What should I know about missionary work

Vision and missionWhat vision and mission do in the company

The vision, mission and guiding principles convey meaning to employees and customers

Every company can only be successful in the long term if the employees identify with the company. You want to know what your company stands for and what the purpose of your work is. You want to contribute to positive goals, make independent decisions and act independently. This is the basis for the emotional bond with the company, from which the commitment of the employees is derived.

A company's strategies, plans and measures will change again and again. Good managers regularly adapt these to the framework conditions, customer requirements, markets and competition. You want to use the opportunities that are currently emerging and limit risks. You are flexible. However, they are always based on the essence of the company. It is a reliable constant for a long time.

Vision as the essence of a company

As early as the 1990s, James C. Collins and Jerry I. Porras, in an article for Harvard Business Review based on many company examples, worked out that the fundamental beliefs and values ​​as well as the actual purpose of a company, what defines it essentially, is the core are. It is not so important what constitutes this essence.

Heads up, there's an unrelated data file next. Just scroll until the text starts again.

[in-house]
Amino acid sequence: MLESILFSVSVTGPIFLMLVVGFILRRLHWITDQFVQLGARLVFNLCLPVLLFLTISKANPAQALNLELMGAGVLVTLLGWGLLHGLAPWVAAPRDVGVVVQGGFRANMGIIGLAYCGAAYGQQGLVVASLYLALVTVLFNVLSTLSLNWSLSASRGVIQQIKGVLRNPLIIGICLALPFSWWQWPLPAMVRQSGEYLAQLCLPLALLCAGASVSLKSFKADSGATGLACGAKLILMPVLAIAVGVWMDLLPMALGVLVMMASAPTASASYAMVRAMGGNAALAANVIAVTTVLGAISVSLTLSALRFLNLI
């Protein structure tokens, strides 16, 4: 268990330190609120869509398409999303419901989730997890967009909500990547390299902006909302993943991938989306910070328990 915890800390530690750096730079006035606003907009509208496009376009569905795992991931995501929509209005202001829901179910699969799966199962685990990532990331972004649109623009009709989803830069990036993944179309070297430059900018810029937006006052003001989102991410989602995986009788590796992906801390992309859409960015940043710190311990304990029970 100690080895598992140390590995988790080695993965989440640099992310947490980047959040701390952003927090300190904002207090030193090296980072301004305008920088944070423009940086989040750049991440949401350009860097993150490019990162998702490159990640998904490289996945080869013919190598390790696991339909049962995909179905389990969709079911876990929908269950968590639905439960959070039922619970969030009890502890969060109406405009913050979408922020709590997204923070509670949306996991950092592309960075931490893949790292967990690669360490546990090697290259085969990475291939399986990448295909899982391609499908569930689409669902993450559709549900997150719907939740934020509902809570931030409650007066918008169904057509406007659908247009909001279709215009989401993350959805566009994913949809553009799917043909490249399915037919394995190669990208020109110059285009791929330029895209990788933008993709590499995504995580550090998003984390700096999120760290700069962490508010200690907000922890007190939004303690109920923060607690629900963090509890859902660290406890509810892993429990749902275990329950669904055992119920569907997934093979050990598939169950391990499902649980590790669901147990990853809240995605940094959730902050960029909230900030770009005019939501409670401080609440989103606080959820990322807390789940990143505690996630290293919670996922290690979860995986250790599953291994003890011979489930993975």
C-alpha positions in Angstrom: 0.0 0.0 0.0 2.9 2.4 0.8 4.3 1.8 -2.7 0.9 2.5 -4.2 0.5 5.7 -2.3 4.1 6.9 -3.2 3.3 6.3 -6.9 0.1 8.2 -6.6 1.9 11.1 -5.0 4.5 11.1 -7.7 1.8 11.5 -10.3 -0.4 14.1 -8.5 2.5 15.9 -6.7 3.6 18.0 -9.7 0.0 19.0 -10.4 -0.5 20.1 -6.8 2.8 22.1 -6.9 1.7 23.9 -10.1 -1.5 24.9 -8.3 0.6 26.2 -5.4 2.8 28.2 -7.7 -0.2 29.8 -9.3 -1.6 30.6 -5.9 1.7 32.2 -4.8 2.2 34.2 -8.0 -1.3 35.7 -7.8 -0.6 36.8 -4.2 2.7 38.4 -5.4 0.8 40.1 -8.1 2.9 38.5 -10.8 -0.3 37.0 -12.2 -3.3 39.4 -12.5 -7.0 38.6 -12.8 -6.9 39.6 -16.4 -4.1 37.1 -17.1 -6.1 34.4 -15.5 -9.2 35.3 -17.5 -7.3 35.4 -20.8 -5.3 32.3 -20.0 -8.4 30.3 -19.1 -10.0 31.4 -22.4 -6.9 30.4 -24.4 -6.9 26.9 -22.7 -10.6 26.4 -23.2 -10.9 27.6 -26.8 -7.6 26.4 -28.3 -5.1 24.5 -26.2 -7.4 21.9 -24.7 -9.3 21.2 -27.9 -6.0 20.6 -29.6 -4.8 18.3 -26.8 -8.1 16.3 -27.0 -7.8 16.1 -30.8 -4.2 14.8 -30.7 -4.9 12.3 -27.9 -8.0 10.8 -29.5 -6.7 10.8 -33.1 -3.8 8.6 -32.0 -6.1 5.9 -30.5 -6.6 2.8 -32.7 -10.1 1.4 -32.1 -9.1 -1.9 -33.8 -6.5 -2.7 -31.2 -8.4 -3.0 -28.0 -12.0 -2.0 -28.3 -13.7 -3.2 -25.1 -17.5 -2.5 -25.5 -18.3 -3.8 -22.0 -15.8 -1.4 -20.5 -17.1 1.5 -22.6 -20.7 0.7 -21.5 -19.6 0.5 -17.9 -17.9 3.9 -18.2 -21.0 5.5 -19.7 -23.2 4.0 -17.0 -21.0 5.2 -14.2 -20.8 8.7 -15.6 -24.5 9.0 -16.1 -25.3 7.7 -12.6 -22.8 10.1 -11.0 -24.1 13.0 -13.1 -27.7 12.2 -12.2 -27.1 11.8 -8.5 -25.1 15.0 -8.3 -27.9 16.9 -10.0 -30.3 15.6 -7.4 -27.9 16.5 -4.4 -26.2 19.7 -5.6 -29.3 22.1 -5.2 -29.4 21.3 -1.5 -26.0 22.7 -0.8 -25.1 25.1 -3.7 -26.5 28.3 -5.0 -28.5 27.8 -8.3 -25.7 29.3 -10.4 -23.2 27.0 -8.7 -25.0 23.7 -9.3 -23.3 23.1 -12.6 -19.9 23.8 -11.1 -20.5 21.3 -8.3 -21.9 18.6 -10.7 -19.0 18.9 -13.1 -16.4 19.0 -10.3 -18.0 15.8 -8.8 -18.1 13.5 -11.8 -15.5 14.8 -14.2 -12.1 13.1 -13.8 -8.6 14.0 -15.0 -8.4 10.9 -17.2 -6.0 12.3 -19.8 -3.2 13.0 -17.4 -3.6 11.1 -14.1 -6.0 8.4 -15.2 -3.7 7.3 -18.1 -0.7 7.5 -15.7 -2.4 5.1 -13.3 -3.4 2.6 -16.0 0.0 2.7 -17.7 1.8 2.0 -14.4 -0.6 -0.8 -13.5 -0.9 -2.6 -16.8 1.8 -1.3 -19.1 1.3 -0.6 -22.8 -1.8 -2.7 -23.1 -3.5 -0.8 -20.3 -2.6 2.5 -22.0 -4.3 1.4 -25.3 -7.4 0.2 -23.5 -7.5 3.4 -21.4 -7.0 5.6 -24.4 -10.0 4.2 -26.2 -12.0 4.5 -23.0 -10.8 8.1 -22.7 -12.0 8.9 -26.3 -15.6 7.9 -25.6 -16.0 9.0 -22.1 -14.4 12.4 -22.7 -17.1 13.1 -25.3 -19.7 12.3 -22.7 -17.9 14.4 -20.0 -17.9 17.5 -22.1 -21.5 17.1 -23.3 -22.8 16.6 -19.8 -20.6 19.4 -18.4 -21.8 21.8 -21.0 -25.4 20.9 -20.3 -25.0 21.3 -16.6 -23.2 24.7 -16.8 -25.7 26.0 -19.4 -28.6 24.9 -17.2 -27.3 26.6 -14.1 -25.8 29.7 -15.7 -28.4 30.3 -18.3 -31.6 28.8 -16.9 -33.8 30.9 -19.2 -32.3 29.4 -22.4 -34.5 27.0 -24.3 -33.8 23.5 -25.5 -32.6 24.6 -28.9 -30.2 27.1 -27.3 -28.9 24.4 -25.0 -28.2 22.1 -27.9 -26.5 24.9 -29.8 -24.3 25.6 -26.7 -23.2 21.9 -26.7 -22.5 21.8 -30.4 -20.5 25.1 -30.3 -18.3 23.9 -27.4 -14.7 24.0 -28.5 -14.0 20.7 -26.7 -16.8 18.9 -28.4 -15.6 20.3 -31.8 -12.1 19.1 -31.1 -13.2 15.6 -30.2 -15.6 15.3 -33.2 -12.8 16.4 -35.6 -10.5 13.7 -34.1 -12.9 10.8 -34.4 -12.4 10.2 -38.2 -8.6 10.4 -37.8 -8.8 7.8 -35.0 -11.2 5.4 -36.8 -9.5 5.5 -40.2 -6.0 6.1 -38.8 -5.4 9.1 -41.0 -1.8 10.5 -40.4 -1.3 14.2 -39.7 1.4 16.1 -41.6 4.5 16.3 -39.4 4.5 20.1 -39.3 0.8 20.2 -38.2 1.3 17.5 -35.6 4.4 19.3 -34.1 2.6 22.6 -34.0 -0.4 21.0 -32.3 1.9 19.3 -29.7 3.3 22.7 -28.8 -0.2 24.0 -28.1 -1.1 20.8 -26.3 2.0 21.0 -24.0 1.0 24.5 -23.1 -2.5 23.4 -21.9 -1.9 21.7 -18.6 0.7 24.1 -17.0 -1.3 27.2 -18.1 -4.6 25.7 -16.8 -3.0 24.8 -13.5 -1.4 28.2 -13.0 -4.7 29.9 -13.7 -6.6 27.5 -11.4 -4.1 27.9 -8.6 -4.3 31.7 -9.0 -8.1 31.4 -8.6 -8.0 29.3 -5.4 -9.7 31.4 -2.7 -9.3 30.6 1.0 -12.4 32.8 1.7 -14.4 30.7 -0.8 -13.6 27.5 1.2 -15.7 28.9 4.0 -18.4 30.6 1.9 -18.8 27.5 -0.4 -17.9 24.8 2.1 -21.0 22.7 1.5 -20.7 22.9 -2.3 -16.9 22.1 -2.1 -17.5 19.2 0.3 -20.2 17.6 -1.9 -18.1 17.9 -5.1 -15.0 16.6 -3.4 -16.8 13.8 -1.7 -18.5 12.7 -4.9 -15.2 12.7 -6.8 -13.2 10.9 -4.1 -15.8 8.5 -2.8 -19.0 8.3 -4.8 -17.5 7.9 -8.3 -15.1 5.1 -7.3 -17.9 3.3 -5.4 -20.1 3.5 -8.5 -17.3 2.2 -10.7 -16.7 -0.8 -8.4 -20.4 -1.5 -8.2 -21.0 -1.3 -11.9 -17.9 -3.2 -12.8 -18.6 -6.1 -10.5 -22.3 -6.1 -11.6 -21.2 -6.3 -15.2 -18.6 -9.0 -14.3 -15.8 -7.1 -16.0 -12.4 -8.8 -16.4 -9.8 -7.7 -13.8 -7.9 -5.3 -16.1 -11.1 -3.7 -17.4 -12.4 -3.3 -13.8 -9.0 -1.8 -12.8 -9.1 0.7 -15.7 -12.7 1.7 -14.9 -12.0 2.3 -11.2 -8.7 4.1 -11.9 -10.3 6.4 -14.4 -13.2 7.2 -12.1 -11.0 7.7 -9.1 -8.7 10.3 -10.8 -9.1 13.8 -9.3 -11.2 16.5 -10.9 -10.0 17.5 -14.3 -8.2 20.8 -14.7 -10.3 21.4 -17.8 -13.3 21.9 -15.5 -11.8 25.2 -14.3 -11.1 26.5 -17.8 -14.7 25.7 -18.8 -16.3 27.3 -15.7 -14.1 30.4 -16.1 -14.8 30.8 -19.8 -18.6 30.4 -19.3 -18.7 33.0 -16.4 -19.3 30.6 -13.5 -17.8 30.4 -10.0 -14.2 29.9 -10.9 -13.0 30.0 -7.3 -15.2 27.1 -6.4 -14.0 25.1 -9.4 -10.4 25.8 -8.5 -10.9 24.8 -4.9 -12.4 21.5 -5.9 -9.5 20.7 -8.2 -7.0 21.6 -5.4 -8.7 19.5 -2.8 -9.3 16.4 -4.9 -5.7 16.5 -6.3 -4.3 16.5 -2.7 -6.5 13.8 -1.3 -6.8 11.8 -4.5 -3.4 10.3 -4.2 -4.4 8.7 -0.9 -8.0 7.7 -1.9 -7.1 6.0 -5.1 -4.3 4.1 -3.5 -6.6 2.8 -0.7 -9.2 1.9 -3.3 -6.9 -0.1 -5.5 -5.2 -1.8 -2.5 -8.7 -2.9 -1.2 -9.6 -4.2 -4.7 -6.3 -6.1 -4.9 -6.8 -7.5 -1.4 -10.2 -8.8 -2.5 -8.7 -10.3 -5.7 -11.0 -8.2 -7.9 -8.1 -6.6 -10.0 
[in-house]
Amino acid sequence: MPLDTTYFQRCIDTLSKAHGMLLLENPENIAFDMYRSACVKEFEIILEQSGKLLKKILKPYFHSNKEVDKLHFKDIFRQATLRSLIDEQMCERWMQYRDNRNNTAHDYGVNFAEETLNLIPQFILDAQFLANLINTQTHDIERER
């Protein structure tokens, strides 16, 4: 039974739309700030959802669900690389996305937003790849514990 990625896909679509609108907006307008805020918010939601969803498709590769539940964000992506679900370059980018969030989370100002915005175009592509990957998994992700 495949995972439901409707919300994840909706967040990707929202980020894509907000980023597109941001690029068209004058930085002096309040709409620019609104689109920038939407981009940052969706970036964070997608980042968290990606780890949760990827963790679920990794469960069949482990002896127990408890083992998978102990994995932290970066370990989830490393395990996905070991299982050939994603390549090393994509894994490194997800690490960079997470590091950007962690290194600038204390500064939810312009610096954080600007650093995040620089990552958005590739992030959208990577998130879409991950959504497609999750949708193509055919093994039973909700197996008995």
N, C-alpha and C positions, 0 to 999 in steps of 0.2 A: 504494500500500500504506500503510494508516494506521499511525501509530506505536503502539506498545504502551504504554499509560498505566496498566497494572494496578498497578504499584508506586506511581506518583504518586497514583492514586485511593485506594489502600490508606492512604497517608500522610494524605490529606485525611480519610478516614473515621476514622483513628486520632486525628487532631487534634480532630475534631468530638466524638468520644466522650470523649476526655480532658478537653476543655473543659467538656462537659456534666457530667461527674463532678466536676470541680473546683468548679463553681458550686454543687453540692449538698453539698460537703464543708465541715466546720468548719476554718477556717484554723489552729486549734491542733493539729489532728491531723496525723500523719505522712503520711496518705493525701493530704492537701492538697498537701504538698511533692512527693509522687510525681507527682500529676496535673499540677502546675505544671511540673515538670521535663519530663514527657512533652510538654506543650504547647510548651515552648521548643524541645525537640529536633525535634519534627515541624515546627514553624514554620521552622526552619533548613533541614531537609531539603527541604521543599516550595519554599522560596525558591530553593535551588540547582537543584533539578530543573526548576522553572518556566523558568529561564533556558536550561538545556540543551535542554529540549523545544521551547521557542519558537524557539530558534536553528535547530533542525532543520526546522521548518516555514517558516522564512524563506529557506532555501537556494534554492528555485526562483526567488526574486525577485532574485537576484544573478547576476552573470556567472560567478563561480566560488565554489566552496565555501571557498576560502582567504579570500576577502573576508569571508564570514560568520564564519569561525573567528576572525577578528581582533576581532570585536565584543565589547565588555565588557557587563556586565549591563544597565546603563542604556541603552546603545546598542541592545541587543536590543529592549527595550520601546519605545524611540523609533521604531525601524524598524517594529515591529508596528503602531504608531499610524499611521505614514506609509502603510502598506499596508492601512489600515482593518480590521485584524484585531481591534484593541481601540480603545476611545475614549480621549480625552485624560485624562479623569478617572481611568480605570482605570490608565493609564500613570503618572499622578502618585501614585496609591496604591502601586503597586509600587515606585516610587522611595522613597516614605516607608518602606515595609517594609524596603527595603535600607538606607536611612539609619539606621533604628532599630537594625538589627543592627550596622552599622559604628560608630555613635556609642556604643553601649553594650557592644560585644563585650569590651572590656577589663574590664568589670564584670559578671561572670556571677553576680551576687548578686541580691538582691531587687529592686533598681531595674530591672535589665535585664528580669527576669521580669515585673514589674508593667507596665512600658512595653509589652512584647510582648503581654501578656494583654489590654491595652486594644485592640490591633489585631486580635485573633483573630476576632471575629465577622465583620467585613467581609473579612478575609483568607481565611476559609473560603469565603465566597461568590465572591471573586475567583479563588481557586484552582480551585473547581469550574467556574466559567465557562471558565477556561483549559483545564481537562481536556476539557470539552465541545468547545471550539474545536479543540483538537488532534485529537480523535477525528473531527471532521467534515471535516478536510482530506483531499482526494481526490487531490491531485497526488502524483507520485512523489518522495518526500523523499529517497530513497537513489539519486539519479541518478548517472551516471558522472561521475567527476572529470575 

Some put innovation at the forefront, for others customer service is sacred. For others, it is primarily a question of treating employees fairly or good teamwork. There is no right or wrong essence - at least not from a business point of view. In their investigations, Collins and Porras have found that the only thing that matters is that there is what you call a “core ideology” in the company that is relevant for everyone.

The values ​​and the essence are in the company and in its history. Mostly it is the founders who have laid the foundation from which the corporate vision then grows. Managing directors or managers can sometimes influence the values ​​of a company, they can help them to more or less validity if they have been active in the company for a while and are accordingly active.

But where does the essence come from? For an answer you should consider the following aspects: